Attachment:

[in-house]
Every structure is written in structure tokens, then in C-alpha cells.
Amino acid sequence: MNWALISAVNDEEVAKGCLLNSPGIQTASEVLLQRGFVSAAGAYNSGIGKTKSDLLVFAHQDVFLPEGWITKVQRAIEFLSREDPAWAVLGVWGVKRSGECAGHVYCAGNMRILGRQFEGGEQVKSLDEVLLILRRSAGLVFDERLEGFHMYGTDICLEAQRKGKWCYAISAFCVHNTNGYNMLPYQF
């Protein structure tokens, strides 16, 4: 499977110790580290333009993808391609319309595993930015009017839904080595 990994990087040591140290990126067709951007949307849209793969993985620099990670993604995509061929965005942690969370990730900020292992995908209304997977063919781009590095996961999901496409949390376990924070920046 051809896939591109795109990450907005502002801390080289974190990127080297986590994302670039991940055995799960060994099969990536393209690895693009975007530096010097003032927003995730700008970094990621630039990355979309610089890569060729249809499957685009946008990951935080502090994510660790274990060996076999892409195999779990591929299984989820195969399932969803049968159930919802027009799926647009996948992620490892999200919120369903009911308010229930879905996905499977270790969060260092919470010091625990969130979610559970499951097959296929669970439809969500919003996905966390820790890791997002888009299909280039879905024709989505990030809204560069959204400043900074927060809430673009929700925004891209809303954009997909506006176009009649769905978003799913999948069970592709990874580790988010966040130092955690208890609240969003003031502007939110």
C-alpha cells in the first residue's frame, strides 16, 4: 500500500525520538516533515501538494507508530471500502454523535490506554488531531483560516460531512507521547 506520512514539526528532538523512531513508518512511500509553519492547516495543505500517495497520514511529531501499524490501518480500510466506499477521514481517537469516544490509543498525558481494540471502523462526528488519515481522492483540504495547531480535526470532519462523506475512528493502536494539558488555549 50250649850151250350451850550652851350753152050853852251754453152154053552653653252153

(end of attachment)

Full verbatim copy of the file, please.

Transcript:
[in-house]
Every structure is written in structure tokens, then in C-alpha cells.
Amino acid sequence: MNWALISAVNDEEVAKGCLLNSPGIQTASEVLLQRGFVSAAGAYNSGIGKTKSDLLVFAHQDVFLPEGWITKVQRAIEFLSREDPAWAVLGVWGVKRSGECAGHVYCAGNMRILGRQFEGGEQVKSLDEVLLILRRSAGLVFDERLEGFHMYGTDICLEAQRKGKWCYAISAFCVHNTNGYNMLPYQF
């Protein structure tokens, strides 16, 4: 499977110790580290333009993808391609319309595993930015009017839904080595 990994990087040591140290990126067709951007949307849209793969993985620099990670993604995509061929965005942690969370990730900020292992995908209304997977063919781009590095996961999901496409949390376990924070920046 051809896939591109795109990450907005502002801390080289974190990127080297986590994302670039991940055995799960060994099969990536393209690895693009975007530096010097003032927003995730700008970094990621630039990355979309610089890569060729249809499957685009946008990951935080502090994510660790274990060996076999892409195999779990591929299984989820195969399932969803049968159930919802027009799926647009996948992620490892999200919120369903009911308010229930879905996905499977270790969060260092919470010091625990969130979610559970499951097959296929669970439809969500919003996905966390820790890791997002888009299909280039879905024709989505990030809204560069959204400043900074927060809430673009929700925004891209809303954009997909506006176009009649769905978003799913999948069970592709990874580790988010966040130092955690208890609240969003003031502007939110």
C-alpha cells in the first residue's frame, strides 16, 4: 500500500525520538516533515501538494507508530471500502454523535490506554488531531483560516460531512507521547 506520512514539526528532538523512531513508518512511500509553519492547516495543505500517495497520514511529531501499524490501518480500510466506499477521514481517537469516544490509543498525558481494540471502523462526528488519515481522492483540504495547531480535526470532519462523506475512528493502536494539558488555549 50250649850151250350451850550652851350753152050853852251754453152154053552653653252153